# Matrix as Linear Transformation

## Matrices are Linear Transformations.

For any vectors $\vec a$ and $\vec b$, and any scalar $c$, a transformation $T$ is a linear transformation if it satisfies the following two conditions:

$T(\vec a + \vec b) = T(\vec a)+T(\vec b)$ $T(c \vec a) = c T(\vec a)$

Therefore, according to the properties of linear transformations mentioned above, for any vector

$\left[\begin{array}{c} x\\ y\end{array}\right]$

the following holds:

$T \left ( \begin{bmatrix}x \\ y \end{bmatrix} \right ) = T\left ( x \begin{bmatrix}1 \\ 0 \end{bmatrix} + y \begin{bmatrix}0 \\ 1 \end{bmatrix} \right ) = x T \left ( \begin{bmatrix}1 \\ 0 \end{bmatrix} \right ) + y T\left ( \begin{bmatrix}0 \\ 1 \end{bmatrix} \right )$

One thing to note here is that the original basis vectors are denoted as $\hat{i}$ and $\hat{j}$:

$\hat i = \begin{bmatrix}1 \\ 0 \end{bmatrix}$ $\hat j = \begin{bmatrix}0 \\ 1 \end{bmatrix}$

When we define new basis vectors as $\hat i_{new}$ and $\hat j_{new}$, we have:

$\hat i_{new} = T\left ( \begin{bmatrix}1 \\ 0 \end{bmatrix} \right )$ $\hat j_{new} = T\left ( \begin{bmatrix}0 \\ 1 \end{bmatrix} \right )$

If $T$ is a linear transformation, then the vector $\begin{bmatrix}x \ y \end{bmatrix}$ must be expressed as a linear combination of $\hat i_{new}$ and $\hat j_{new}$, where $\hat i_{new}$ is multiplied by $x$ and $\hat j_{new}$ is multiplied by $y$.

For example, if we use the matrix

$A=\begin{bmatrix} 2 & -3 \\ 1 & 1 \end{bmatrix}$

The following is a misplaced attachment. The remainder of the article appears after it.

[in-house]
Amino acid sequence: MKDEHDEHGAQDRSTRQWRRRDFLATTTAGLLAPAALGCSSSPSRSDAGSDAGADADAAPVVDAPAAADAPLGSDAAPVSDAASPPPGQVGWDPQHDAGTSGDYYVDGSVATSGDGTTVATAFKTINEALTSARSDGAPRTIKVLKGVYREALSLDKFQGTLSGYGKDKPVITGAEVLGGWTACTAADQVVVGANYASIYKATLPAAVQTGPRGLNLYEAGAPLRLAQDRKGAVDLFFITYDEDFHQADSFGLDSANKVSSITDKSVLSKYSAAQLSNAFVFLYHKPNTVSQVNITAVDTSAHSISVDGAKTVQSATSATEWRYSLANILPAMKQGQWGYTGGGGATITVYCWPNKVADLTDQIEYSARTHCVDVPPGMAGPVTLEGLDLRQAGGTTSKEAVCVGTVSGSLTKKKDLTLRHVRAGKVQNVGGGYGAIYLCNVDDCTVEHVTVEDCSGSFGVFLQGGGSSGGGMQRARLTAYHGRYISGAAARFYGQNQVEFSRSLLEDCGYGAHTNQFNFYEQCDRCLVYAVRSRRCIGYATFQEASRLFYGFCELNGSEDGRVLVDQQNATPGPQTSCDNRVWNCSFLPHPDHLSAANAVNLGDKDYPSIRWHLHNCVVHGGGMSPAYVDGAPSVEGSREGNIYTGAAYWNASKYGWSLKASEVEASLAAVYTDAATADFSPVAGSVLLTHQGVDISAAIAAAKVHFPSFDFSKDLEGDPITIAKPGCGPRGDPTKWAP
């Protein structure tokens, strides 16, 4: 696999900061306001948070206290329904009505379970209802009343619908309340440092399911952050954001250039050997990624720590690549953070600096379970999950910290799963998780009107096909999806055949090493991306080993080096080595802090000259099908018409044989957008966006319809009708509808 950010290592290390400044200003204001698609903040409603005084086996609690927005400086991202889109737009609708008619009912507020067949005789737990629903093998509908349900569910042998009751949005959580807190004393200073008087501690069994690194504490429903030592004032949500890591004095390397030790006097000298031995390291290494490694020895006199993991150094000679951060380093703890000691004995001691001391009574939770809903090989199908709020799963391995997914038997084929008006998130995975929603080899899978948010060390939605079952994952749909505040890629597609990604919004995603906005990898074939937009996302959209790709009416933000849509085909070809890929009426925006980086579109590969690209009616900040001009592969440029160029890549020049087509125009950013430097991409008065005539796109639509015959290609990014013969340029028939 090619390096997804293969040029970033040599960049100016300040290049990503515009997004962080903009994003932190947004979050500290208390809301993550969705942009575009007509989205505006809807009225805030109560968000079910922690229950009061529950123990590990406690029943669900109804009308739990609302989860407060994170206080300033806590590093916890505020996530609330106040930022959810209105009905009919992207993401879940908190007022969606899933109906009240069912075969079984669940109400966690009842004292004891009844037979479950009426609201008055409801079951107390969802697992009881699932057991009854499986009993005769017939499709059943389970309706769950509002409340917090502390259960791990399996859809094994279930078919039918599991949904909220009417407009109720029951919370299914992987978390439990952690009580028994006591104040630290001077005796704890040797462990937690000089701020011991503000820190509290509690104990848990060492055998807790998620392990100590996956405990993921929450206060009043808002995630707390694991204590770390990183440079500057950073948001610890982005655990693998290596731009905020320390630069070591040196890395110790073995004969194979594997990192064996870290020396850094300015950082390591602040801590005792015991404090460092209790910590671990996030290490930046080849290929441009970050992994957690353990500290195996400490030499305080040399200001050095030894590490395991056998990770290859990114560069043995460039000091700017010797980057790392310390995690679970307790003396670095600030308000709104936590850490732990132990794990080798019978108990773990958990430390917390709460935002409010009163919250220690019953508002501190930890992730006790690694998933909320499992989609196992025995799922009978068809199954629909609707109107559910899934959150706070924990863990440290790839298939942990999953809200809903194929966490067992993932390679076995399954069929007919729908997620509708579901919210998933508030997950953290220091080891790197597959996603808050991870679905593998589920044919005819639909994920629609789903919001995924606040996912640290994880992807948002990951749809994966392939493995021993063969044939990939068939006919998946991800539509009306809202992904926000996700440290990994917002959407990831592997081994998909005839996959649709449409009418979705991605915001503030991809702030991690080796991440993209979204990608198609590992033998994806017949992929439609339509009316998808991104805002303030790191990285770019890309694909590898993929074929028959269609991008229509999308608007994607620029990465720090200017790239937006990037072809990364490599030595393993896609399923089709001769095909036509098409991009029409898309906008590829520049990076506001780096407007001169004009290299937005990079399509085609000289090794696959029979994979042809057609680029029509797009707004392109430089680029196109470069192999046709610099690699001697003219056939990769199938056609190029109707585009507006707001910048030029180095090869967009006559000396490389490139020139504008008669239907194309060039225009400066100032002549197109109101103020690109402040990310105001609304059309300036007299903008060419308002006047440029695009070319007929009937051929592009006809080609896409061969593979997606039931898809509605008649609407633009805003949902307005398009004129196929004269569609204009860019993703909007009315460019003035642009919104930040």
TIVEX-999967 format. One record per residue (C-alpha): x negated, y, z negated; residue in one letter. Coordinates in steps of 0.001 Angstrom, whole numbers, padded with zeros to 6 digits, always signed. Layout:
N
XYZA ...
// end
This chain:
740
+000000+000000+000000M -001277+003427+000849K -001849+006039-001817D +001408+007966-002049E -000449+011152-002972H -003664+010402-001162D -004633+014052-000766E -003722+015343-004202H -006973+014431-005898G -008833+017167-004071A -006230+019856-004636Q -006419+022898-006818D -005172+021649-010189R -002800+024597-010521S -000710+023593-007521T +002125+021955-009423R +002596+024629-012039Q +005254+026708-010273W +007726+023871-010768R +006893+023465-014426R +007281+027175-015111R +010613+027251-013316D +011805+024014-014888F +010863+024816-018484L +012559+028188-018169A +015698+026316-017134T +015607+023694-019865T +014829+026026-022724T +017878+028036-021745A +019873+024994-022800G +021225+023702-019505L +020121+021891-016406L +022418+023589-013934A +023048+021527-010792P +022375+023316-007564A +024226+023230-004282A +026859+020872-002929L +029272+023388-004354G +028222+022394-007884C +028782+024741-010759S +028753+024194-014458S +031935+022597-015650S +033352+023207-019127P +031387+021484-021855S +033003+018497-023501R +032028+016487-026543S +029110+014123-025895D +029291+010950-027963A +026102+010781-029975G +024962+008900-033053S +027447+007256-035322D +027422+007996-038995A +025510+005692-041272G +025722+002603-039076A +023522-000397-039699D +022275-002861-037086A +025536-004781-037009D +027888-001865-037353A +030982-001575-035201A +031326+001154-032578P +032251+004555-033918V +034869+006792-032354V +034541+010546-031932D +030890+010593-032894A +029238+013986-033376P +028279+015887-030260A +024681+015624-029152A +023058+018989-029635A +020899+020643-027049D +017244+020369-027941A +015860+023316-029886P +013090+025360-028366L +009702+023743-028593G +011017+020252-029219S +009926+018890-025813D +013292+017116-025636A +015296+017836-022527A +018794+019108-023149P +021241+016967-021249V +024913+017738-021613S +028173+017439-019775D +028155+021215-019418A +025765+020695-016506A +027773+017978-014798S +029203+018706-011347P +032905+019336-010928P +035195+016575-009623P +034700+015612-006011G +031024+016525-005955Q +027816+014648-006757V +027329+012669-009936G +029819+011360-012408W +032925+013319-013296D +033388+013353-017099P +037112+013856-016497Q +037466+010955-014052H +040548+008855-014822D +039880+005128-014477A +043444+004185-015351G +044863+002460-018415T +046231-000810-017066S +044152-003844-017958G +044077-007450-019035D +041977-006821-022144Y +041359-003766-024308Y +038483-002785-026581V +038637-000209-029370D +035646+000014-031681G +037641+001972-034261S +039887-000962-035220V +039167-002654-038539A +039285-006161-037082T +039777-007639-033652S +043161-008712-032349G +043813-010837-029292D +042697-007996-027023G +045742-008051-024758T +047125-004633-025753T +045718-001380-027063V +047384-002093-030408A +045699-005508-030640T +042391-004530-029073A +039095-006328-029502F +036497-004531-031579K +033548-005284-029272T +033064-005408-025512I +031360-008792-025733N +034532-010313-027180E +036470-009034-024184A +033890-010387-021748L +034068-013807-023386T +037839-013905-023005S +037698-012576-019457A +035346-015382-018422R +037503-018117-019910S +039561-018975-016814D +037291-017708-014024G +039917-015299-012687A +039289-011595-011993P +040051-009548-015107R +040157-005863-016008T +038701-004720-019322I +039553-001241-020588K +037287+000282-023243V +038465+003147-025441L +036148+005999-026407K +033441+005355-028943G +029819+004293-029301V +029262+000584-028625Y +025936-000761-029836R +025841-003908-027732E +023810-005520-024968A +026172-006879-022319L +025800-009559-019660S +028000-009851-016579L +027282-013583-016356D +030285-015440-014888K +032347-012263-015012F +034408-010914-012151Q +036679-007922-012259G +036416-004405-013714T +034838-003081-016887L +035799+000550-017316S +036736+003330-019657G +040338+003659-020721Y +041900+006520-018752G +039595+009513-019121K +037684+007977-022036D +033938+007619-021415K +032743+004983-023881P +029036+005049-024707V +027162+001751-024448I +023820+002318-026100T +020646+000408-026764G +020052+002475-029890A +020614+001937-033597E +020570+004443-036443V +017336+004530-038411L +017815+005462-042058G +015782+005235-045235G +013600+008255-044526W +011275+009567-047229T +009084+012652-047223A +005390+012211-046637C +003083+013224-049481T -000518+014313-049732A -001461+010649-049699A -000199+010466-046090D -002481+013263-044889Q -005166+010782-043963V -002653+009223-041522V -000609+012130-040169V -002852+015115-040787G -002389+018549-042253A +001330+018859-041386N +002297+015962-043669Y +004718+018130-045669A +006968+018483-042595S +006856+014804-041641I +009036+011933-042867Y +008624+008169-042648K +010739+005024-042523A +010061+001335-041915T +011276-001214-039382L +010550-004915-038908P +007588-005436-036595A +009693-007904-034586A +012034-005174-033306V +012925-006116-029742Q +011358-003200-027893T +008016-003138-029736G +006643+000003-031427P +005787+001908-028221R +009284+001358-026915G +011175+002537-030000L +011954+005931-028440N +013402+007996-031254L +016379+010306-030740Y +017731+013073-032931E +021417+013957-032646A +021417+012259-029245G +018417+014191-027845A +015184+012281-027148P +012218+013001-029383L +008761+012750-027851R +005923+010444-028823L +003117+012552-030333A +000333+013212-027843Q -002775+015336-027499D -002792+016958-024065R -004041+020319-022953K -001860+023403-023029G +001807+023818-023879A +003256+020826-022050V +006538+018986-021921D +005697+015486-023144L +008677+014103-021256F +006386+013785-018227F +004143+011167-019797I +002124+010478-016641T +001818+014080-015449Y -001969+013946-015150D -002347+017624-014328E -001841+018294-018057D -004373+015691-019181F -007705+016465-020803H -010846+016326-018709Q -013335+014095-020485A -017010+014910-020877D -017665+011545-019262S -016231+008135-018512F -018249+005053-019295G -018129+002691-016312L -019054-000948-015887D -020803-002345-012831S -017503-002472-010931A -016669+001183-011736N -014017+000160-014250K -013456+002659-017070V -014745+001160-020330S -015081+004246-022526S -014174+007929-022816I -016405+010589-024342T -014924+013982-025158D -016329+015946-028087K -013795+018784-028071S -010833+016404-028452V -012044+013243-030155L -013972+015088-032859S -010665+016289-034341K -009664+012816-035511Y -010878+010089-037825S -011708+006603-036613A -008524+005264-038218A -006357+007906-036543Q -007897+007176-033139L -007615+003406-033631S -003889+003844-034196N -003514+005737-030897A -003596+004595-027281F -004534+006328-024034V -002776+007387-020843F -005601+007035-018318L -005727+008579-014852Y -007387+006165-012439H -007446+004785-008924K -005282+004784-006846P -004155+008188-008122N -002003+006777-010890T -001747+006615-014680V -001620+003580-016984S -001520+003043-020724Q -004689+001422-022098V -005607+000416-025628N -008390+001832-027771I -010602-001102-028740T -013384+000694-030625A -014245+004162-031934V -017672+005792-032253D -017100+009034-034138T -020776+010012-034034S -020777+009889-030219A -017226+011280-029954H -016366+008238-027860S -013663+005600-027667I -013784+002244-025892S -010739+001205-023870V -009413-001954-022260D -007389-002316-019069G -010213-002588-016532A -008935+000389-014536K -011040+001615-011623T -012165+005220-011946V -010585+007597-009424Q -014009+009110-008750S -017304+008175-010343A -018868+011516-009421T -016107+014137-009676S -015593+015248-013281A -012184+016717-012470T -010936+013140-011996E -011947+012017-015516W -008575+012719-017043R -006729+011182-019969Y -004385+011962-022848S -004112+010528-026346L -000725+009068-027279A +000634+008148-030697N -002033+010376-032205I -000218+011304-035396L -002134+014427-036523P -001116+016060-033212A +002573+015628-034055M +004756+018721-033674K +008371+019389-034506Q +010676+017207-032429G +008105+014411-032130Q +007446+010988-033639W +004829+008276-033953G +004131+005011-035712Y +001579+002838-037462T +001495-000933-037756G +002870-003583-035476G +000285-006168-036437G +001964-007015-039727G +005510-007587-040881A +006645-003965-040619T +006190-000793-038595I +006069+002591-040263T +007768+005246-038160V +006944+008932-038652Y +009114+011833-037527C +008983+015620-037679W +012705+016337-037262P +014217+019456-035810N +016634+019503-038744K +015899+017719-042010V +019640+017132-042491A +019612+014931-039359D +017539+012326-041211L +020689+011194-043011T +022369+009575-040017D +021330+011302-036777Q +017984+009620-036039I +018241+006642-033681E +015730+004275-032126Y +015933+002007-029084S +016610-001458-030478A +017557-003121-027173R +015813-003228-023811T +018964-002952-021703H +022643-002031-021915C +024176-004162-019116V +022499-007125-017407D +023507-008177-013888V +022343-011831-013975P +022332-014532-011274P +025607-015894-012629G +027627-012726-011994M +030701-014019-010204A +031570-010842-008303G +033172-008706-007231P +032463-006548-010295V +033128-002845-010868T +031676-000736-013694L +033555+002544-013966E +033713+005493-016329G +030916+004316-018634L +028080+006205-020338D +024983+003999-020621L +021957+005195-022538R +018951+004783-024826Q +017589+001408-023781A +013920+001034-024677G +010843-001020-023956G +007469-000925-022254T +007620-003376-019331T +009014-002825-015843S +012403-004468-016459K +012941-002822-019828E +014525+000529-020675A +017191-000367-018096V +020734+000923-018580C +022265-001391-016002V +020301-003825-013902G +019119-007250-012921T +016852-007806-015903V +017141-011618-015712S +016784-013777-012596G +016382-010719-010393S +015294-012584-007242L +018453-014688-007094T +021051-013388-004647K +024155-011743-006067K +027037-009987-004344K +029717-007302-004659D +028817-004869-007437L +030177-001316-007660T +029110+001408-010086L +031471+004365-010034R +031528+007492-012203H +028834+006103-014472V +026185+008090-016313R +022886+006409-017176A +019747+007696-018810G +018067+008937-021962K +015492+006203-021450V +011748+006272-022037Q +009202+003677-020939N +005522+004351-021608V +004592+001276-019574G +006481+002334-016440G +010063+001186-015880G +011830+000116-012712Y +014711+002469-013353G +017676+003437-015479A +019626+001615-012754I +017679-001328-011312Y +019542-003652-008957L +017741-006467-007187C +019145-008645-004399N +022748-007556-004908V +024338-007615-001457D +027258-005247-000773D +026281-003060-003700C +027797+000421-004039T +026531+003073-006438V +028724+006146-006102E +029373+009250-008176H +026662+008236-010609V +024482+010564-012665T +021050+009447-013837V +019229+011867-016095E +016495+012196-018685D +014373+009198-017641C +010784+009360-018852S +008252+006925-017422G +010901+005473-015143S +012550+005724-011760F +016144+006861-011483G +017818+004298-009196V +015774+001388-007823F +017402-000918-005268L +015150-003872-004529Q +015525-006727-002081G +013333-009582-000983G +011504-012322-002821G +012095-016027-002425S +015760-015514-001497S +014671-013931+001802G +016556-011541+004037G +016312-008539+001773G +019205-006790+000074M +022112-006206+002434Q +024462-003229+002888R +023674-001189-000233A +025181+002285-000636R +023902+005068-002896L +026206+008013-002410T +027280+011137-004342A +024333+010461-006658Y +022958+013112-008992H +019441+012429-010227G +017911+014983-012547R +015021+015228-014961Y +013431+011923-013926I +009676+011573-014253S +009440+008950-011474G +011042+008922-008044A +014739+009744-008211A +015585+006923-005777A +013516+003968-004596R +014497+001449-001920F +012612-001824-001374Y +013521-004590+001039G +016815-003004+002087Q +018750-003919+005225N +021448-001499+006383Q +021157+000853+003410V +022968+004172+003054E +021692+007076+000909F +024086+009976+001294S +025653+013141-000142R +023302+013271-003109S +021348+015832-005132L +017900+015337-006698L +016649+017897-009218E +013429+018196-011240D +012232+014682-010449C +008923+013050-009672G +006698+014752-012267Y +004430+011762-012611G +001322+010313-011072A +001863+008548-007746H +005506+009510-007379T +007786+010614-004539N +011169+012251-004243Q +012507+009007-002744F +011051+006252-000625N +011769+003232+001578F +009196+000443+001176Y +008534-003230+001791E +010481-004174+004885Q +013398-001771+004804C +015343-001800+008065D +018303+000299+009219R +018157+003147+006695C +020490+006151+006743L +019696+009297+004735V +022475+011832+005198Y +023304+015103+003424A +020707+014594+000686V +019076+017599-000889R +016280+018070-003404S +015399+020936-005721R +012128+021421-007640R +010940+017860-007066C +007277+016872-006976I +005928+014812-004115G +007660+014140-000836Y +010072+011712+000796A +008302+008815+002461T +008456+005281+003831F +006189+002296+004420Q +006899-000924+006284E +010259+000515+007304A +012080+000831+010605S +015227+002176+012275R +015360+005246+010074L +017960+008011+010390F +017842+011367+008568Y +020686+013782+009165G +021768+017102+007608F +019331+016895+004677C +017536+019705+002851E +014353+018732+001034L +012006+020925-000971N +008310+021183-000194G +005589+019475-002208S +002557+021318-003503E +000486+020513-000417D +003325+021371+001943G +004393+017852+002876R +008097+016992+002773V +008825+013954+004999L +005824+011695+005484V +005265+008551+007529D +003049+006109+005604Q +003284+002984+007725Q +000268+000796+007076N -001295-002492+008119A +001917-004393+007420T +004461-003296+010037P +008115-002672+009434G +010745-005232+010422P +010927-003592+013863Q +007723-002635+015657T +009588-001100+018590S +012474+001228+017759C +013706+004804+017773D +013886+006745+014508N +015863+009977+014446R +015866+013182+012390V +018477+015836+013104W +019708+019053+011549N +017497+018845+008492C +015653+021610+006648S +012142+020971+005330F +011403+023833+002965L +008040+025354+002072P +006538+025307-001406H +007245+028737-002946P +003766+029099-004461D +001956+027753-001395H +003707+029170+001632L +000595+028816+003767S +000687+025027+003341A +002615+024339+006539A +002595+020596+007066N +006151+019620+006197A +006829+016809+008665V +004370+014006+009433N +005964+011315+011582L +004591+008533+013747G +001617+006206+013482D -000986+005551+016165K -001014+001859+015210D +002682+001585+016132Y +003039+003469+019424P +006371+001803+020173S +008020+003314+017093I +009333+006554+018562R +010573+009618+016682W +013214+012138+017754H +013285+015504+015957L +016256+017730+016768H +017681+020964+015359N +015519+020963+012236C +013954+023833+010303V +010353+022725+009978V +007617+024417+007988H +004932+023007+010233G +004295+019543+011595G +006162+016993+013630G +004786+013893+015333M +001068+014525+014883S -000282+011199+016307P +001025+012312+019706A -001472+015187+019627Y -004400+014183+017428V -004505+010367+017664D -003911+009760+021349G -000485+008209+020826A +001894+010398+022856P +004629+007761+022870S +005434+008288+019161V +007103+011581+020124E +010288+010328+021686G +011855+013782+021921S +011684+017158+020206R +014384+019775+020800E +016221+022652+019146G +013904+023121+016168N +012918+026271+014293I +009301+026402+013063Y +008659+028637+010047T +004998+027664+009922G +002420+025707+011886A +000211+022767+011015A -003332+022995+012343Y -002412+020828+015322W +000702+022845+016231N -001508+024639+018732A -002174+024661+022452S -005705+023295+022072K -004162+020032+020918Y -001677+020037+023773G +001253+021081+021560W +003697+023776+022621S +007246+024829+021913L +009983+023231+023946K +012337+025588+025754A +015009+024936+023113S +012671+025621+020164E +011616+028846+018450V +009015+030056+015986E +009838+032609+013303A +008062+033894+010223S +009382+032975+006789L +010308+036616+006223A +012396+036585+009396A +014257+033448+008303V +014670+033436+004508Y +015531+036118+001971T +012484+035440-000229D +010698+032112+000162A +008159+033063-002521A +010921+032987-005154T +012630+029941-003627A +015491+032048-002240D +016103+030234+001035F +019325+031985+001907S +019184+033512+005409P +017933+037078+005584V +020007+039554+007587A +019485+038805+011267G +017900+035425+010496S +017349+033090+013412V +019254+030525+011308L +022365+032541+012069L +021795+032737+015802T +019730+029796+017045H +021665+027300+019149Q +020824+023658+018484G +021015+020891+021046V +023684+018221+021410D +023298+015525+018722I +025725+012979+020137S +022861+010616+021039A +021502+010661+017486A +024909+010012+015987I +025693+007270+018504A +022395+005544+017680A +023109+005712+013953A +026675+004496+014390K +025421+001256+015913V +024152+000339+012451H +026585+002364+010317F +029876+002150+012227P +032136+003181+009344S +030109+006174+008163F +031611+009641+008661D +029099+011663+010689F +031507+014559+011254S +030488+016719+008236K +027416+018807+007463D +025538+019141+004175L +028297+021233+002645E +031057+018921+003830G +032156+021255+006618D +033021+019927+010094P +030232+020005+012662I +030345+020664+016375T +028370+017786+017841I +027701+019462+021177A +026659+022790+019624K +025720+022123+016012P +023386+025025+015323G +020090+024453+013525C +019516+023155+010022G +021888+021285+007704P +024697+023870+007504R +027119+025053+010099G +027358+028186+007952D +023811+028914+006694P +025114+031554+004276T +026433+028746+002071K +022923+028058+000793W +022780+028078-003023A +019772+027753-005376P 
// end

to transform the vector

$\vec x=\begin{bmatrix} 1 \\ 1 \end{bmatrix}$

we get:

$A\vec x =\begin{bmatrix} 2 & -3 \\ 1 & 1 \end{bmatrix} \begin{bmatrix} 1 \\ 1 \end{bmatrix}=\begin{bmatrix} -1 \\ 2 \end{bmatrix}$

As shown in the video below, this value can be expressed as a combination of the new basis vectors, each multiplied by a coefficient of 1.

When we slide the slider in the applet all the way to the right, we get the following result: As we can see from the example, the red point representing the result of a linear transformation is expressed as -1, 2 times the original basis vectors, while the new basis vectors $\hat i_{new}$ and $\hat j_{new}$ after the linear transformation are expressed as 1, 1 times each.

In general, according to the fundamental theorem of linear algebra, linear transformations of vector spaces and matrices are fundamentally the same.

## Visual Examples of Linear Transformations

One notable observation from the images and diagrams above is that geometrically, linear transformations maintain the shape of the grid as lines, and the spacing between the grid lines should be uniformly widened after the transformation.

Now that we have visualized various linear transformations (i.e., matrices) geometrically, we can confirm whether the grid lines maintain their linearity and uniform spacing after the transformation.

### shearing

$\begin{bmatrix} 2 & 1 \\ 1 & 2 \end{bmatrix}$

### rotation

$\begin{bmatrix} \cos(\pi/2) & -\sin(\pi/2) \\ \sin(\pi/2) & \cos(\pi/2) \end{bmatrix}$

### permutation

$\begin{bmatrix} 0 & 1 \\ 1 & 0 \end{bmatrix}$

### projection on x-axis

$\begin{bmatrix} 1 & 0 \\ 0 & 0 \end{bmatrix}$

### projection on a vector $\begin{bmatrix} 1 \ 2 \end{bmatrix}$

$\begin{bmatrix} 1 & 2 \\ 2 & 4 \end{bmatrix}$